Hurling and camogie

Slaughtneil's Chrissy McKaigue enjoying Emmet's GPO role 

Paul Keane

Always happy to assume the responsibility on the pitch, Chrissy McKaigue admits that agreeing to do so off the pitch now too for his beloved Slaughtneil was a “daunting” move.

The freshly minted football Allstar has been the successful Derry club’s new games promotion (GPO) officer since July, a challenging role that will see him steer and fine tune their coaching structures. On the face of things, the appointment of the 33-year-old dual star, who will line out for Slaughtneil in Sunday’s Ulster Club SHC final against Dunloy, is a no-brainer and McKaigue himself confessed that he thinks about Gaelic games virtually 24/7. But it was also a giant move for him to take on a position so close to his own heart.

“It’s hugely time-consuming but what I find is that I’m so passionate about it and so engrossed by it that every day I wake up, I’m more motivated about it than ever,” said McKaigue.

“I’m so, so grateful for the opportunity because the first three or four months here, I’ve never enjoyed more. Honestly. “I started roughly the tail end of July. It’s obviously a big deal for our club to do it because it’s completely organised by ourselves and it’s not a common thing within Derry either. It’s taken a lot of organisation, there have been so many great people that have set it up and presented me with the opportunity to do it. “It is quite daunting, working in your own club and different things like that but it’s something I feel I can give real traction to in the next number of years and hopefully we can leave the club in a much better place, and that’s going to be no mean feat because what I’ve inherited is a club that’s been in very, very good health.”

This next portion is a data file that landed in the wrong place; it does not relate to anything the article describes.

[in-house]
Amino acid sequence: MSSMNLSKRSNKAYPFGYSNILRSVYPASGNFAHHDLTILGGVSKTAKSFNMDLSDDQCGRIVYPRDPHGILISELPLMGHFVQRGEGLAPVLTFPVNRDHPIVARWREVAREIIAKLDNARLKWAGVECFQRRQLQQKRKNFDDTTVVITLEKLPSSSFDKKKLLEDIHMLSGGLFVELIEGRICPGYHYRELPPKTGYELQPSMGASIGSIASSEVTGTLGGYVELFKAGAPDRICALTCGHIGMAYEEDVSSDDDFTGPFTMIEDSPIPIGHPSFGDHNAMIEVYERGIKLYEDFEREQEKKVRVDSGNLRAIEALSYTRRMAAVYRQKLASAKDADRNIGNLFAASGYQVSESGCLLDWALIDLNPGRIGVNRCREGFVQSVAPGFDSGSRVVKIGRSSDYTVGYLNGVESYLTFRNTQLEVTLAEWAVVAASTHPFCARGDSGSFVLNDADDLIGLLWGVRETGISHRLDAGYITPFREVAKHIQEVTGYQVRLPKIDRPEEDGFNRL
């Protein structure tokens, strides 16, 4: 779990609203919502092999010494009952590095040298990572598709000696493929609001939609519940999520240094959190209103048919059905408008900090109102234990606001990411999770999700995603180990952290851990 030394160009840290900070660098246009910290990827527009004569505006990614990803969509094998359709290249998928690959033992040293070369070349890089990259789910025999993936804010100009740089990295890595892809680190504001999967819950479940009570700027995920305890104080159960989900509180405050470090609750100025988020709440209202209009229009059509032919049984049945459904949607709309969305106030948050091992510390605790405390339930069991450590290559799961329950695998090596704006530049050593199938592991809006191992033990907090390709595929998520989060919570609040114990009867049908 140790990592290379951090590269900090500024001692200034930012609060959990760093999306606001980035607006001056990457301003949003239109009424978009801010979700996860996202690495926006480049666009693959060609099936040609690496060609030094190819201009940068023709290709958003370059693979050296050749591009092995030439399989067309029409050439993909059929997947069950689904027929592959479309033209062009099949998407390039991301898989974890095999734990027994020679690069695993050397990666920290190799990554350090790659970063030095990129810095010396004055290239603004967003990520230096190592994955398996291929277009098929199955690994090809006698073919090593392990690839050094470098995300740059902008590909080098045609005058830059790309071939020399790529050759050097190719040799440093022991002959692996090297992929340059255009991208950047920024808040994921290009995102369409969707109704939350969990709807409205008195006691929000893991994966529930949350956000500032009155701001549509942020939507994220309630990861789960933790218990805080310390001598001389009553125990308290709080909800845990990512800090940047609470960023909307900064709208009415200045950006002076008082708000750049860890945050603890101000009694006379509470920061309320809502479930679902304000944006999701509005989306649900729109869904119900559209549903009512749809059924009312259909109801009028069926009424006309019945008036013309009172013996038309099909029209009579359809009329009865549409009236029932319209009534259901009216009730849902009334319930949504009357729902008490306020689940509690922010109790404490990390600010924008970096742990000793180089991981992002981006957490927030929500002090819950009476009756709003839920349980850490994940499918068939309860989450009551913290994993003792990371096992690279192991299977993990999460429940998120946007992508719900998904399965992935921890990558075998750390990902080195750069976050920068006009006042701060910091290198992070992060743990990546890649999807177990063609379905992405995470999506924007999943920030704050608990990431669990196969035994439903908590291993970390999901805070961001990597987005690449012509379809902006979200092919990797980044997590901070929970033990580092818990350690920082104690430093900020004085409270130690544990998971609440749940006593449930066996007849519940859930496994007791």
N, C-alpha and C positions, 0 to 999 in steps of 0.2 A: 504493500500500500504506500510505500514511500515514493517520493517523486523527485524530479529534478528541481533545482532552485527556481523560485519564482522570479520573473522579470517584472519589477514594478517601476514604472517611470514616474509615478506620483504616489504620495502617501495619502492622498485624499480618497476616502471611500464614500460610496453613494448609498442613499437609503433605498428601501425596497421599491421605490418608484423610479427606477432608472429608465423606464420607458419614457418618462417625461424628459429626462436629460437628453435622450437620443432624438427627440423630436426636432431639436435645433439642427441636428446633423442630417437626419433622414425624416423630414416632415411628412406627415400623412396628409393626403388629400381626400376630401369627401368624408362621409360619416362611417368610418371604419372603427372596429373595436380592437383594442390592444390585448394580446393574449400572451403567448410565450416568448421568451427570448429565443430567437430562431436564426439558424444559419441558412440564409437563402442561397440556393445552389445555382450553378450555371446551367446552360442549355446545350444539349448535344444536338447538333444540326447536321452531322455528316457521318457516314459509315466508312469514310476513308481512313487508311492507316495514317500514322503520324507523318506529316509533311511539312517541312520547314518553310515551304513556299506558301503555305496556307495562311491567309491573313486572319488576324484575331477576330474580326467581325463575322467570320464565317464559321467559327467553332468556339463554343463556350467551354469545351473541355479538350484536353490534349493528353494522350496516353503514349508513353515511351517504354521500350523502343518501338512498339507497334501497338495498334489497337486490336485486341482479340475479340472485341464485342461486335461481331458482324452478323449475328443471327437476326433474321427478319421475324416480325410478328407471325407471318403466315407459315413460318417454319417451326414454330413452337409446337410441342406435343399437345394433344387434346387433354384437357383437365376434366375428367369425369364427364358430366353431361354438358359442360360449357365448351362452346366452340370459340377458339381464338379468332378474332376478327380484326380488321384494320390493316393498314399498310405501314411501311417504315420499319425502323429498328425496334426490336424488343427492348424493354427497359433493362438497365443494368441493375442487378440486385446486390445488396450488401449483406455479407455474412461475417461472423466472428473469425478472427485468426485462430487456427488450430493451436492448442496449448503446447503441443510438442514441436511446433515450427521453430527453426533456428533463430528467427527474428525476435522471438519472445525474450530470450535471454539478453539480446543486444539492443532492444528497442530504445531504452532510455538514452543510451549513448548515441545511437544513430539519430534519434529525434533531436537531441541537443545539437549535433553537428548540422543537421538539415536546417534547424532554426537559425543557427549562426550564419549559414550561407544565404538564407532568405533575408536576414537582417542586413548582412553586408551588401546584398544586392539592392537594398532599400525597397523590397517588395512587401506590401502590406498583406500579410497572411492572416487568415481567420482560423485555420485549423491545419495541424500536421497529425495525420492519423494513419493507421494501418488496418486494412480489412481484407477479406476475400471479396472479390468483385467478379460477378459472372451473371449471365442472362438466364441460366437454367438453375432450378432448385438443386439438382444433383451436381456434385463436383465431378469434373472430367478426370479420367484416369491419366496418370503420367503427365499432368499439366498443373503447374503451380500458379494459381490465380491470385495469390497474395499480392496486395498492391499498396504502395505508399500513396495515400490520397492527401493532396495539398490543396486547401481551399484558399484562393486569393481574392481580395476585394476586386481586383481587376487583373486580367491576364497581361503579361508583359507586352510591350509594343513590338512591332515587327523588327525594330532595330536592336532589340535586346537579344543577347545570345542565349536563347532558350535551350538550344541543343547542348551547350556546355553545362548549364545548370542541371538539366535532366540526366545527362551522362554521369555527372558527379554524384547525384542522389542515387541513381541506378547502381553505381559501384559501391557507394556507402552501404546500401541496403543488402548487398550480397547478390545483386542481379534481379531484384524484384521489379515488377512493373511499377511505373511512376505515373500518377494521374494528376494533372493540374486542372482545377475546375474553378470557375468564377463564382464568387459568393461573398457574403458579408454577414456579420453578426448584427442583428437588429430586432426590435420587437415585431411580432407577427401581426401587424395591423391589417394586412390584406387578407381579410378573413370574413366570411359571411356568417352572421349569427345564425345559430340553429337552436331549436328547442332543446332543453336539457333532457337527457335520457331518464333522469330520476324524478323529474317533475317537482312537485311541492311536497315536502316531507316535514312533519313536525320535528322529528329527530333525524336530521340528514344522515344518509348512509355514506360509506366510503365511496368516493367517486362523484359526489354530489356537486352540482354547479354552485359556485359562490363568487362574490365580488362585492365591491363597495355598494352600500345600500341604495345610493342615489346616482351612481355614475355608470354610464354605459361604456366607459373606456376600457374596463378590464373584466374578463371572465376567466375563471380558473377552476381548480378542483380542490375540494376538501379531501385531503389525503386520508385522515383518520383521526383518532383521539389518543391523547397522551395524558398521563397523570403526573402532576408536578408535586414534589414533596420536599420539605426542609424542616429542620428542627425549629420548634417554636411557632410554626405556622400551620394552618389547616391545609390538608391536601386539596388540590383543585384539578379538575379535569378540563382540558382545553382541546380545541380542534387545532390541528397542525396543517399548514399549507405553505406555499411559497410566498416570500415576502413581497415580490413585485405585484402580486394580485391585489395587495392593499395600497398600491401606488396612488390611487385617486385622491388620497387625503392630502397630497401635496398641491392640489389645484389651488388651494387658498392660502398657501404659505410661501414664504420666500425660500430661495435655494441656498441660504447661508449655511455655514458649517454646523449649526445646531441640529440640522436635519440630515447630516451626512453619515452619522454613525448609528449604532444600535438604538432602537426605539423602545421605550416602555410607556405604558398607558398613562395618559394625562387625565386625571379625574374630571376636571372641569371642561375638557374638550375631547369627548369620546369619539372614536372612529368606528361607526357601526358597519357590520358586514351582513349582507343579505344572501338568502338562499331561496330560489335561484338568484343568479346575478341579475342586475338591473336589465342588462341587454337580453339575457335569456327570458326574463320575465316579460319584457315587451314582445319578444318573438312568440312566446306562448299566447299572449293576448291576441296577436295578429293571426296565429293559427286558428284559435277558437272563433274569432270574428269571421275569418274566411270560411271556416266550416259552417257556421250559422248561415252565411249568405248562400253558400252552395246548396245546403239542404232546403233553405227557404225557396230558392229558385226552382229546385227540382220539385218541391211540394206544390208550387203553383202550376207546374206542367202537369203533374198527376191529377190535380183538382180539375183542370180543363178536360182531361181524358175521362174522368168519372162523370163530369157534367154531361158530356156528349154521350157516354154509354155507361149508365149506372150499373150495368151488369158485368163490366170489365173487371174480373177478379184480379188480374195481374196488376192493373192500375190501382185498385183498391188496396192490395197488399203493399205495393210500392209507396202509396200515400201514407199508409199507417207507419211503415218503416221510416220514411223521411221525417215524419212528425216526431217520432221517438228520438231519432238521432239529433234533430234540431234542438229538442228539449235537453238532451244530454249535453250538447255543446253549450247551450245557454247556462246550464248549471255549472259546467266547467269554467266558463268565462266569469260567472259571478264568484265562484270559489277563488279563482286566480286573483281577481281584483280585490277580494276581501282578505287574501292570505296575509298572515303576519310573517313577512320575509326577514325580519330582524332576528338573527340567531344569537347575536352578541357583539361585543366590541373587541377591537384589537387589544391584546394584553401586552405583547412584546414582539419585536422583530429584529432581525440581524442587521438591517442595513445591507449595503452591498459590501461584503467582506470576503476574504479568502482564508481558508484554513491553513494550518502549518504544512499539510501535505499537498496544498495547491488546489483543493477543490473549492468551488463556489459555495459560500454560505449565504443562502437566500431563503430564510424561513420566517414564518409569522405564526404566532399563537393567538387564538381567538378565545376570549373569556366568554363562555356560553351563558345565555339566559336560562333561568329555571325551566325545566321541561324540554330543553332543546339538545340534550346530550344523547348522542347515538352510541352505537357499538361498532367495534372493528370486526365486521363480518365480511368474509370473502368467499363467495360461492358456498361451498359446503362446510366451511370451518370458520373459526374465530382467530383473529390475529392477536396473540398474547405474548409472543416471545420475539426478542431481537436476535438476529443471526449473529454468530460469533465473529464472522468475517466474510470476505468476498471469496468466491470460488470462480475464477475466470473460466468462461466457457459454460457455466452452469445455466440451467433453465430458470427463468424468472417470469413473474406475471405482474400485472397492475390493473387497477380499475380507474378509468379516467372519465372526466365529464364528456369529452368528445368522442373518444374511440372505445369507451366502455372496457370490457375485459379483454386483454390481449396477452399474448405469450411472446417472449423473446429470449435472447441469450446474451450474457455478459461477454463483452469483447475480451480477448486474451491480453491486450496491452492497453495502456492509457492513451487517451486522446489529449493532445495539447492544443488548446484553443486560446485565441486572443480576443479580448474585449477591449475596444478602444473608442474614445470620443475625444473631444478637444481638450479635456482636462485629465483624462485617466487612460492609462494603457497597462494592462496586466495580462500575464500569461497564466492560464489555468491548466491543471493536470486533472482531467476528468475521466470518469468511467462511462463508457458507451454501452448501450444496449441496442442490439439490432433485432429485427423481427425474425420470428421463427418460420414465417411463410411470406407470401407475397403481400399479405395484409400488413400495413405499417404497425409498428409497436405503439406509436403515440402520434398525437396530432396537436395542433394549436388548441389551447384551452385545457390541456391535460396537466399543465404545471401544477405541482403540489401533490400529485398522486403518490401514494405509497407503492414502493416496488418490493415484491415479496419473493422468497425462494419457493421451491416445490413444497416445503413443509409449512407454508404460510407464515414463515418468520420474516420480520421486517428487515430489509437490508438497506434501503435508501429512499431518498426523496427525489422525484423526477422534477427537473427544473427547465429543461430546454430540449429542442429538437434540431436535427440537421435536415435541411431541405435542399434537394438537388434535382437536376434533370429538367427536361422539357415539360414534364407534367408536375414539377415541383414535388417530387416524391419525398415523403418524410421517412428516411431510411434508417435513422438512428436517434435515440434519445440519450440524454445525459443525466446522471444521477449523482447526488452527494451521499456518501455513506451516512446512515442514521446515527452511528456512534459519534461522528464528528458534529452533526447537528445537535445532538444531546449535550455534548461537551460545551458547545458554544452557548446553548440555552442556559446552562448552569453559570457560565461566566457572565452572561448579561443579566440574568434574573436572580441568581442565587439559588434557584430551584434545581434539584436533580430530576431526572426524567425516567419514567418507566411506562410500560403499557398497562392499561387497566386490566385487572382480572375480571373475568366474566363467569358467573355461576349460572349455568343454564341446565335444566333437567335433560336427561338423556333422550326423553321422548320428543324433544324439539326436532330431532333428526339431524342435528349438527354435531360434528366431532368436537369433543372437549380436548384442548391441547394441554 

The GPO role, which typically ranges from working with children in local schools and at the club in the evenings and weekends, to overseeing coach education courses, could clash with his club and county playing commitments, though McKaigue shook his head at that suggestion. “Yes, we do get involved with the schools and whatever else but maybe not to the same extent as some other GPOs,” said McKaigue.

“We’re conscious of maybe not just looking at templates of what other GPOs do – we want to tailor it to fit the Slaughtneil model and that’s something we’re big on.”

McKaigue, speaking at sponsors AIB’s promotion of Sunday’s provincial decider with Dunloy at the Athletic Grounds, cut a generally upbeat and optimistic figure. An Ulster SFC medallist with Derry this year as well as an Allstar, he says life is good these days.

“I just think I’m so motivated currently because of the way Derry is going as a county,” he said.

“Stephen Barker, the CEO, has been a breath of fresh air with what he’s doing around Owenbeg, the centre of excellence, facility-wise, structures-wise. We’ve had a fantastic management team with the Derry senior footballers and of course the club scene, the school scene, all the structures from grassroots right up to the Derry senior football team, the county is on a real high and I would be very optimistic about that.

“Naturally that enthuses me to keep going for as long as I can because I do think it’s worth hanging on for.”

On this weekend’s quest to retain the Ulster Club SHC title, and the repeat of the 2019 decider with great rivals Dunloy, McKaigue said it is a grudge match that should excite the minds of supporters and neutrals.

“I think it’s a good thing that for us and Dunloy this is such a high profile game because it adds an extra layer to it,” he said.

“I have never seen as much media coverage around an Ulster club hurling final as we have this year. I think that bodes well. “It’s a good boost for Ulster hurling because it doesn’t get that many days in the GAA calendar, let’s be honest, where it is such a high profile day. “And Sunday is a high profile day, great ground in Armagh, big crowd, big media attention, lots of neutral attention, so aye, looking forward to it and definitely aware that it’s a big day.”

Hurling and camogie